• The new growth pattern is more balanced as it is based on domestic demand and the pull of exports
  • Employment grows at a rate higher than 2.5%, which will allow reaching 20 million employed by the end of 2019

The Council of Ministers has revised upwards the growth forecasts for the Spanish economy for this year and next, up to 3% and 2.6% respectively. This is reflected in the new macroeconomic table (2017-2020) that supports the state spending ceiling for 2018, also approved today. These are prudent forecasts that will allow Spain to maintain a high growth differential in relation to the main countries in the euro area. Job creation rises to 2.8% and 2.6% this year and next and the unemployment rate will close 2020 at 11.1%, with a number of employed people that will exceed 20 million at the end of 2019. The growth pattern is more balanced since it is based on domestic demand, but maintains the positive contribution of the foreign sector thanks to strong export growth.

The Spanish economy is on the way to reaching the fourth year of economic growth and has already left behind the effects of the crisis in terms of income level. The new government forecast is that the average annual growth for 2017 will be 3%, three tenths higher than the previous estimate of just two months ago. This is a very prudent and therefore credible forecast, based on recent indicators that show a strong dynamism of the Spanish economy and a more favorable international context. The strong inertia of 2017 also leads to an increase of one tenth, to 2.6%, the forecast for 2018 and 2.5% for 2019. For 2020, the figure remains at 2.4%.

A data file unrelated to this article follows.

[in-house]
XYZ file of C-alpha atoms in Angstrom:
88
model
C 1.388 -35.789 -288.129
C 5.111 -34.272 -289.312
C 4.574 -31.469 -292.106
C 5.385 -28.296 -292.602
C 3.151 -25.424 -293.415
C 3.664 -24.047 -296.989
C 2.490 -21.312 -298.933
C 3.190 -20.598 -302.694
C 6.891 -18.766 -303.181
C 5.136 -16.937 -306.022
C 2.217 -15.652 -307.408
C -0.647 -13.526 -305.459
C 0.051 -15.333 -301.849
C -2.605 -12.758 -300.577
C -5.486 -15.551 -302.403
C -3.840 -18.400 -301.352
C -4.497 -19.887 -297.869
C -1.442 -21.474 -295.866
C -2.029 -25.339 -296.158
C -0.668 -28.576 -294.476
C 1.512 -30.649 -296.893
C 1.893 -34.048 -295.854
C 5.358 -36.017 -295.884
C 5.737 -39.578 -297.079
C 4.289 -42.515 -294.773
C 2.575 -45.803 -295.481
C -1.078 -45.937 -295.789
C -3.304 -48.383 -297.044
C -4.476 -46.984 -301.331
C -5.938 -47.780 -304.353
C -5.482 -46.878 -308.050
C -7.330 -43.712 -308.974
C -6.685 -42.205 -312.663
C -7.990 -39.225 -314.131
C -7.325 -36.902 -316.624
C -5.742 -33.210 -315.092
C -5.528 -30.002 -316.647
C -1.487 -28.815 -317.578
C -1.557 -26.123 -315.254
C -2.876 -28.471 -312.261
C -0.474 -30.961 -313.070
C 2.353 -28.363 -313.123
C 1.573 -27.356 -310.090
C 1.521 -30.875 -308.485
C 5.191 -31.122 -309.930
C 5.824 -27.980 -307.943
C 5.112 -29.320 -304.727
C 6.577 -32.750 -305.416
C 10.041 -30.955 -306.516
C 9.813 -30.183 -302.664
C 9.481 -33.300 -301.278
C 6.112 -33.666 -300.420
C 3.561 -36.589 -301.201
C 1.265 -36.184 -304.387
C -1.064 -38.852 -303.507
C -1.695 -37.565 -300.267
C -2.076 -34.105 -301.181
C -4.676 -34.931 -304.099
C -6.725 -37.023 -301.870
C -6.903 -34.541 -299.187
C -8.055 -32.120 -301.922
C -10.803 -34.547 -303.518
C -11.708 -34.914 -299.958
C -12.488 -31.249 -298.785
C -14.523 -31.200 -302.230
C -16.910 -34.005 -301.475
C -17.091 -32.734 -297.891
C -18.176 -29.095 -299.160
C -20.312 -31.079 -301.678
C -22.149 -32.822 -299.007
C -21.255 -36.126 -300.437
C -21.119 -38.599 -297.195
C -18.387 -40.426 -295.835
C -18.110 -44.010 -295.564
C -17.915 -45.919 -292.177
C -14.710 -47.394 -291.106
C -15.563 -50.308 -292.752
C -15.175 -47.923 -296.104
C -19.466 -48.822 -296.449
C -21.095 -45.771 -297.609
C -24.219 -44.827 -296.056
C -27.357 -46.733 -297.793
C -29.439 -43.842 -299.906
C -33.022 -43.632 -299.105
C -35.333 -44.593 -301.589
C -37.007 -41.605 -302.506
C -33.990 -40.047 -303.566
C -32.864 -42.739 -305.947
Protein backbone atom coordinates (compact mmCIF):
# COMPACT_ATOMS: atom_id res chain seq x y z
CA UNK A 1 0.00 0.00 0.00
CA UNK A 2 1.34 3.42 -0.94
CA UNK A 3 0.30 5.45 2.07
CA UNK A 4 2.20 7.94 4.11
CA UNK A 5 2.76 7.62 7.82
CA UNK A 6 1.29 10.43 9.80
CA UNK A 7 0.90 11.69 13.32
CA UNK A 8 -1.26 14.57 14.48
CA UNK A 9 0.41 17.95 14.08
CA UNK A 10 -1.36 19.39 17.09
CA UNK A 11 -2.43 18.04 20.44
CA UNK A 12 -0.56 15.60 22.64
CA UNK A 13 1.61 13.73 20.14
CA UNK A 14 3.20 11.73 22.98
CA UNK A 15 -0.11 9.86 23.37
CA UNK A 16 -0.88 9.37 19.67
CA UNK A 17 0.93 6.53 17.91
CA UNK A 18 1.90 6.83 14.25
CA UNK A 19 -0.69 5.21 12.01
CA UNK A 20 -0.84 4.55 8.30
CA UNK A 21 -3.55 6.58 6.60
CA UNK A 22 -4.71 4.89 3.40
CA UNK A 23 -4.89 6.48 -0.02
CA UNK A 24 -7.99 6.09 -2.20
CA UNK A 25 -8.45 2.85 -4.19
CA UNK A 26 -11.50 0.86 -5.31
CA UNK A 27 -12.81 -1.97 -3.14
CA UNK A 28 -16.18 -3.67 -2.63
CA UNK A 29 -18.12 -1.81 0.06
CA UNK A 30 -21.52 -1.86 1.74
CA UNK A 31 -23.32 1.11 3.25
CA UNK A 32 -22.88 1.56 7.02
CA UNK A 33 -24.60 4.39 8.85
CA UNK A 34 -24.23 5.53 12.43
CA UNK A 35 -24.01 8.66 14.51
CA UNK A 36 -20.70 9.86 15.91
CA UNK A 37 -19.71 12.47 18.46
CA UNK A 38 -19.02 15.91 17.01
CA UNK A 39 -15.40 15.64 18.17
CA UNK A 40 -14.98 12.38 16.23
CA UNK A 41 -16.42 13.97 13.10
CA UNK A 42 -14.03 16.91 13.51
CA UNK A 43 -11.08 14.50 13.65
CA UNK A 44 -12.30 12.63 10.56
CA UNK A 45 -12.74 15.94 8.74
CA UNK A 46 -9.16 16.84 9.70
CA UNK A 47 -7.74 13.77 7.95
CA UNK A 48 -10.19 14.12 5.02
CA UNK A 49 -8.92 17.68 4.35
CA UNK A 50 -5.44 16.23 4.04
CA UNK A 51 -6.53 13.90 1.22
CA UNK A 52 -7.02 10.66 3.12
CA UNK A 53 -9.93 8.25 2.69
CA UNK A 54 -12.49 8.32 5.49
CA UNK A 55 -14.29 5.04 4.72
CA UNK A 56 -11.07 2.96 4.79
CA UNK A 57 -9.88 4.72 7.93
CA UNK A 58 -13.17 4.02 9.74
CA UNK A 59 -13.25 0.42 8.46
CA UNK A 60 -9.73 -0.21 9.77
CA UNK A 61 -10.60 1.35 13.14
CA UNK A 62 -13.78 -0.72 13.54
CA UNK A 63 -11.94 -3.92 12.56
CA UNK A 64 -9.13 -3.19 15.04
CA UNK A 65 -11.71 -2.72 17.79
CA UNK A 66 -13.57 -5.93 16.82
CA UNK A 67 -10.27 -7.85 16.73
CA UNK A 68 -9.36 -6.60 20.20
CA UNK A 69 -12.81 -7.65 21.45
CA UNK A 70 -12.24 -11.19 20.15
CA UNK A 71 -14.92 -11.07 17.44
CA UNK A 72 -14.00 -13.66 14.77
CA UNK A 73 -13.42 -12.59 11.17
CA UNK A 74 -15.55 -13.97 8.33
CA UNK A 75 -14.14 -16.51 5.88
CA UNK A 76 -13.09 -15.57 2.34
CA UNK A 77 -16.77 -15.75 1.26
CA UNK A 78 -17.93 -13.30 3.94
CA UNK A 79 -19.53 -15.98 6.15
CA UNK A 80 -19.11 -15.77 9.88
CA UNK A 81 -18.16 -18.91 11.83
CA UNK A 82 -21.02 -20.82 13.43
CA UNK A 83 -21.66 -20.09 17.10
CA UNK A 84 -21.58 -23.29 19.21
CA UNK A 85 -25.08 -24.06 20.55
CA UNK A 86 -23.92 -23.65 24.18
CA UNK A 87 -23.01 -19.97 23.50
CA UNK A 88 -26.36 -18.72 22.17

If these forecasts are met, the Spanish economy will maintain the high growth differential with the main developed economies, especially those in the euro area. For the latter, the European Commission expects growth to be slightly less than 2%, which represents some improvement compared to recent years, but at the same time is marked by medium-term uncertainties such as Brexit, trade policies or the exhaustion of monetary stimuli. In a context of greater growth in world trade, the Spanish economy can better take advantage of opportunities to expand markets thanks to the improvements in competitiveness achieved in recent years.

This is the new pattern of the growth model of the Spanish economy, based on domestic demand, but with a positive contribution from the foreign sector of around half a point, which will last for at least five years (from 2016). The new macroeconomic scenario foresees an increase in exports close to or greater than 5% throughout the period, that is, with new historical maximums. The external balance (current account balance) remains positive until 2020 at rates close to 2% of GDP. There are eight continuous years of external surplus, which is extraordinary in the case of the Spanish economy, since it occurs in a context of strong growth.

Domestic demand, for its part, contributes to growth with more than 2 points throughout the period, which is compatible with low inflation levels, in the tonic of recent years. Household income gains and job creation keep the consumption of private consumption close to 2.5% throughout the period. Regarding investment, growth is estimated to be close to 4%, with the one destined for capital goods more dynamic than that made in construction. The adequate financing conditions together with the continued deleveraging process of the companies explain the good expectations regarding investment.

The labor market reflects business dynamism and benefits from the effects of the 2012 labor reform that has enabled job creation at GDP growth rates lower than in previous years. The threshold is now below 1%. An increase of 2.8% in job creation is estimated for 2017, a figure that remains around 2.5% over the next four years in terms of national accounting (annual average of job creation equivalent to time full). In terms of the Labor Force Survey, a rate of job creation of half a million jobs per year is estimated to reach 20.5 million people employed by the end of 2020. The unemployment rate will end at 11% at the end of the fourth quarter of that year, which is the lowest level since the second quarter of 2008.

Source of the new